9. Open Wounds

Walnut Tree Damaged by lightning strike and leave a open wound behind
Geo Lightspeed7 / Wikimedia Commons / CC BY-SA 4.0

Much like humans, trees have the ability to heal their wounds. However, sometimes a tree may need a little assistance healing. 

Cause: Open wounds can happen when Mother Nature strikes through wind or lightning and may cause a tree to split. Humans also cause open wounds through pruning or other accidental damage during lawn mowing or construction projects.

Cure: Cut off any ragged edges but be sure you don’t remove any healthy bark. Also use proper pruning practices to remove any dead, dying, or broken branches. 

Pro Tip: Pruning can either help or hurt the health of a tree. Be sure you understand how to make proper cuts, and don’t leave unnecessary open wounds for unwelcome invaders. 

10. Brittle Branches and Grounded Sticks

Continually seeing sticks on the ground and brittle or weak tree branches may be a sign of diseased or dead branches which could signal the majority of the tree is also dead. 

Brittle Branches of a tree

Cause: Brittle branches could be caused by stress from drought, or possibly over-fertilization. Pest infestations and diseases are also two other possible culprits.

Cure: Have the health of your trees evaluated ASAP. With the help of a professional, you may be able to save your tree, but you will first want a proper diagnosis and action plan.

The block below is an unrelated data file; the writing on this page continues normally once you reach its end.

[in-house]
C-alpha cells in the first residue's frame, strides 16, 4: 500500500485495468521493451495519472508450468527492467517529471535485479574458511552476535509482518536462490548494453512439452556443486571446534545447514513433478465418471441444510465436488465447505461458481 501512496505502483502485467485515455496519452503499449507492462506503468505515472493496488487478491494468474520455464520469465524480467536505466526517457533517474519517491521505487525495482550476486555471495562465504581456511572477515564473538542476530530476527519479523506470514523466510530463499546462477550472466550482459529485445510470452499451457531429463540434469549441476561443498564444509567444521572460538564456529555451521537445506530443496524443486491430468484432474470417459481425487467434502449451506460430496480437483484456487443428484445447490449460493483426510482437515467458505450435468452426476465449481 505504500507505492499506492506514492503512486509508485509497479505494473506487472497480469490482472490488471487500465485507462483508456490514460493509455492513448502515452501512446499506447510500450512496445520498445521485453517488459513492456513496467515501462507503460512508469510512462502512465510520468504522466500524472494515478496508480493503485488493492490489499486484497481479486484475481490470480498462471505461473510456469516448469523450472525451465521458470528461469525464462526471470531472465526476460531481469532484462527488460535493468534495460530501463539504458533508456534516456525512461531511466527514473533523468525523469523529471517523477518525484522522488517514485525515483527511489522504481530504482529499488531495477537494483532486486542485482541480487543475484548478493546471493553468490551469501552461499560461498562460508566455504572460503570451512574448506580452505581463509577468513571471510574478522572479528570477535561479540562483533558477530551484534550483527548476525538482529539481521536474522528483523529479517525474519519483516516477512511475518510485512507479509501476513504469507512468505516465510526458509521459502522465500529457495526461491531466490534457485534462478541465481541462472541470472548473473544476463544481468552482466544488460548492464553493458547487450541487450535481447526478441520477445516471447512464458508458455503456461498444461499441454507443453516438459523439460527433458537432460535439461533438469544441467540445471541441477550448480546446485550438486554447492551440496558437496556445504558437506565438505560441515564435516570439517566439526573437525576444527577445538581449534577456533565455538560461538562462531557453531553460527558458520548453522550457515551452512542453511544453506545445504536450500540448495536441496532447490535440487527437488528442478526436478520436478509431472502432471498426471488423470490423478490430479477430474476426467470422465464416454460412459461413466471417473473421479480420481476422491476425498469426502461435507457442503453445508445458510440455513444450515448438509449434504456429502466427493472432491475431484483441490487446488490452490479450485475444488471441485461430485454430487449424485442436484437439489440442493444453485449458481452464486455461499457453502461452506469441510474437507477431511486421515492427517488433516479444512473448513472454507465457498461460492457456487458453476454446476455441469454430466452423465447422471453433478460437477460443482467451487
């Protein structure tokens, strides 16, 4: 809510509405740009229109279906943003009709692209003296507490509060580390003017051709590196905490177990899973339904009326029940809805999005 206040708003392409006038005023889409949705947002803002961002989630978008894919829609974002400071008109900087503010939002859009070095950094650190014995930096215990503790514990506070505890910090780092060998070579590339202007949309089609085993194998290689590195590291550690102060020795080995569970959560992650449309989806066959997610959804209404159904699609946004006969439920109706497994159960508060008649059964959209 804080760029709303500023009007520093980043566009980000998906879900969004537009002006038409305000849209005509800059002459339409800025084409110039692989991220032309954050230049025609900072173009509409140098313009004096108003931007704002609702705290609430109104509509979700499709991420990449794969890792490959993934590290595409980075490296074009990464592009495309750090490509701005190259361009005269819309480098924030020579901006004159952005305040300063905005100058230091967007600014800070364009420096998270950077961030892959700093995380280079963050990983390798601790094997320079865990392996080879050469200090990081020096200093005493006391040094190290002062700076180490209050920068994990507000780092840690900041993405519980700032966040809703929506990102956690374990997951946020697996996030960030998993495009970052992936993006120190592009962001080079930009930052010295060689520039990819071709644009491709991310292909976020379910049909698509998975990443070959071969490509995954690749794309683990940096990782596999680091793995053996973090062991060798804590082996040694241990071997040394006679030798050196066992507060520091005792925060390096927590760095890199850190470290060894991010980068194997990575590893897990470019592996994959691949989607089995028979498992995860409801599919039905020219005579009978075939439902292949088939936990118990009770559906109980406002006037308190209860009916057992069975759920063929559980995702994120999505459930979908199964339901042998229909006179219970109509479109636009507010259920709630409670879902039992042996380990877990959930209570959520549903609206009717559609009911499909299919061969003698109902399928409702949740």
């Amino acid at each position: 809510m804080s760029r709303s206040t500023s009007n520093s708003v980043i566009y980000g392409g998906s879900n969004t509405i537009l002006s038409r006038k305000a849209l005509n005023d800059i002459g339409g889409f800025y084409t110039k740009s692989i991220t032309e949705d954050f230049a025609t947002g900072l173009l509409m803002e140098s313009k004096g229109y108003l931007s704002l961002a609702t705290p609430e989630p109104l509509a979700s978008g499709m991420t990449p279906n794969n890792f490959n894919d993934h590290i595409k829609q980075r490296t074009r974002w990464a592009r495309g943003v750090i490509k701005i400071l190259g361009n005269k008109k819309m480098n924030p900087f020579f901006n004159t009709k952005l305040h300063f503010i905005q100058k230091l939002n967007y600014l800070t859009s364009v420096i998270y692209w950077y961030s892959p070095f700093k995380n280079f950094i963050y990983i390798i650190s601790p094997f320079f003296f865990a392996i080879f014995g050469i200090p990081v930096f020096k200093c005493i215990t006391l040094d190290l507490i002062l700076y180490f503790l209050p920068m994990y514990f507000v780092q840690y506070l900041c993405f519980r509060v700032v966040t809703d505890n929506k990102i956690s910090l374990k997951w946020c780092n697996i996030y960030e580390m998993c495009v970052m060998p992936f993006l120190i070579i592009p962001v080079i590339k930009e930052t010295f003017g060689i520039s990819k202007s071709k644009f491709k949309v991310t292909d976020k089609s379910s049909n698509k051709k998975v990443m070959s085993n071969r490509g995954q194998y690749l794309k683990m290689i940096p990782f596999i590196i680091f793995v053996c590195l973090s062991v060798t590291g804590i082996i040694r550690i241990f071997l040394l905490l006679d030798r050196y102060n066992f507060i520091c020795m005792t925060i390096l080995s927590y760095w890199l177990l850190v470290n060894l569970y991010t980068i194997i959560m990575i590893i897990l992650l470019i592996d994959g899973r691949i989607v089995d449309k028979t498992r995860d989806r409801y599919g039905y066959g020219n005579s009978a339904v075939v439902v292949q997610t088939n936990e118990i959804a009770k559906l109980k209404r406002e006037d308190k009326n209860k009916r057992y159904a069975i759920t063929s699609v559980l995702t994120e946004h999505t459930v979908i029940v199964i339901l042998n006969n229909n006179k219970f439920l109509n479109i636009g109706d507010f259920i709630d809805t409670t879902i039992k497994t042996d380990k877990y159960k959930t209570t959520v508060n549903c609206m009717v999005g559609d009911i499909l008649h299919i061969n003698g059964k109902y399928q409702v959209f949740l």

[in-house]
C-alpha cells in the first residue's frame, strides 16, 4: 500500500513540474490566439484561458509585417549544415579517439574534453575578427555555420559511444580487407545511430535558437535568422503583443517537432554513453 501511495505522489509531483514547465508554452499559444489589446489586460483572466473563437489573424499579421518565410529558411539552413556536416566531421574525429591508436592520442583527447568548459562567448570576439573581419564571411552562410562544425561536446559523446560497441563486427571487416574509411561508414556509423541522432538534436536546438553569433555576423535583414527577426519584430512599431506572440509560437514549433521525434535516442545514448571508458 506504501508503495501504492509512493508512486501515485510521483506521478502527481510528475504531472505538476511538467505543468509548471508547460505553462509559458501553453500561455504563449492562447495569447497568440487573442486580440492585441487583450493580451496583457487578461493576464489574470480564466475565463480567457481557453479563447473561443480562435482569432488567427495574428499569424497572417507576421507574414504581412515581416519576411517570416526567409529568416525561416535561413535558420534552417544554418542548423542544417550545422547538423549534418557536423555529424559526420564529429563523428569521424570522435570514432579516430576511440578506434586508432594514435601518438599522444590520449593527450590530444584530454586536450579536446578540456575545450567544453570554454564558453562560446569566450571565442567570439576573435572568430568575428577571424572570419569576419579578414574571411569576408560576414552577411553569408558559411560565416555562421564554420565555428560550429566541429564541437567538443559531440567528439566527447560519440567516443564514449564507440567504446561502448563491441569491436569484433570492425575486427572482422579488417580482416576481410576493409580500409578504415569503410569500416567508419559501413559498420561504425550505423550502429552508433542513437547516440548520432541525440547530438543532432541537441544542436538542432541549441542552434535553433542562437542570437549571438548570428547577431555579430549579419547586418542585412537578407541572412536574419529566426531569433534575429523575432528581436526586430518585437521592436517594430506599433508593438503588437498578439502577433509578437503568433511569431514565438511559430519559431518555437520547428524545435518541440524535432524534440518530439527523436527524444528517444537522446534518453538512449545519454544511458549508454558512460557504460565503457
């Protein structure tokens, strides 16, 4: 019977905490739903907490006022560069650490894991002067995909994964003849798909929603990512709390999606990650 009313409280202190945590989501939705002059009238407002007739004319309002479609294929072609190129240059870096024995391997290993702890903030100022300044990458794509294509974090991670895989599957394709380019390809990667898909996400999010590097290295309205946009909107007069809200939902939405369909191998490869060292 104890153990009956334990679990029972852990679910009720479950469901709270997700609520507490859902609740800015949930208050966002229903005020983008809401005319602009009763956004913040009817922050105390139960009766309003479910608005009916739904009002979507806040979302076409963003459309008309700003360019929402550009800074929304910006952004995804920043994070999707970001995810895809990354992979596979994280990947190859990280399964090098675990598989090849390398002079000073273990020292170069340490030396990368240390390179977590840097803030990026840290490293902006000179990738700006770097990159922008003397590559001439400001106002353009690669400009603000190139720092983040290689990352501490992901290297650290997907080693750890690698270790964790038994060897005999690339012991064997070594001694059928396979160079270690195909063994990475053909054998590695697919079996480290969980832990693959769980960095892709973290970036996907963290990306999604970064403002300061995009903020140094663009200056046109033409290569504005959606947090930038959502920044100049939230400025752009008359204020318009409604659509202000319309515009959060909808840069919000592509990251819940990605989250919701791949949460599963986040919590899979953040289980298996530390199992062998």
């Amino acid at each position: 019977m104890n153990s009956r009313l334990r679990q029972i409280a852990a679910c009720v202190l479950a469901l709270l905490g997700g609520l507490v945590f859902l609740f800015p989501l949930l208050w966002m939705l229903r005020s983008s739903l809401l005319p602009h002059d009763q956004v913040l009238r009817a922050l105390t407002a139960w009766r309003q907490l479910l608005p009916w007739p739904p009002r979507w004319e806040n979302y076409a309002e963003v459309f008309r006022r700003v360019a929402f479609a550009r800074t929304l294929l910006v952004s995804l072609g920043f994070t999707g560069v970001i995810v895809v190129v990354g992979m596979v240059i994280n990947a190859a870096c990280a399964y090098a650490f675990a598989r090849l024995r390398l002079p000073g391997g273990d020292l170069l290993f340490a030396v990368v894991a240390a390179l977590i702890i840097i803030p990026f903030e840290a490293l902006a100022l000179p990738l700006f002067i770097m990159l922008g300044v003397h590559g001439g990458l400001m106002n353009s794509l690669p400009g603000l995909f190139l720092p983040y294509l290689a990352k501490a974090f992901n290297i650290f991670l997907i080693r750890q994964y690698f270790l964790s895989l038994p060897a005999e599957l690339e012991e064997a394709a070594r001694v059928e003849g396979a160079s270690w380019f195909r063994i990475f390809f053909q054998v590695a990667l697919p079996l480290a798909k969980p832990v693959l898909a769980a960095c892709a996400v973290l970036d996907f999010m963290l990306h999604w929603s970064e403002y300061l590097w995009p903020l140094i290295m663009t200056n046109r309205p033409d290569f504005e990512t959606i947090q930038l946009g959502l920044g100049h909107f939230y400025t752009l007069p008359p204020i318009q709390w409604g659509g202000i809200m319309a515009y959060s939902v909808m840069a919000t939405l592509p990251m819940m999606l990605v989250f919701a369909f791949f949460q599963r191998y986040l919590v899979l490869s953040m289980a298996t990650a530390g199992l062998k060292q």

11. No Leaves

Bare branches are a sure sign that something is wrong. A lack of leaves could be a sign of malnutrition or internal decay.

Tree with bare branches and sky view

Cause: If only one side is bald, that could be a sign of root damage. It could also mean disease or pests have invaded. Dead leaves could mean a nutrient flow blockage, which is irreversible.

Cure: Depending on the extent, you may be able to save the tree with water and fertilizer, but best practice is to call an arborist for a proper diagnosis.

12. Black Lesions on Leaves

Luckily this is more a cosmetic issue related to high moisture. However, be sure to treat it to prolong the life of your tree.

Black Lensions on Leaves
Scot Nelson / Flickr / CC0 1.0

Cause: Black lesions are typically a fungus called diplocarpon rosae caused by excessive moisture. Trees in areas of high humidity and rain are especially susceptible.

Cure: Find a disease-control spray at your local garden center and follow the directions on the bottle. Typically you will want to spray the tree every seven to 14 days, as long as the weather remains humid and damp. 

13. Misshapen or Discolored Leaves

Leaves that are smaller than normal, misshapen, or discolored could be a sign of drought, physical injury, or disease. It may also be the result of a seasonal or temporary problem that will correct itself in time.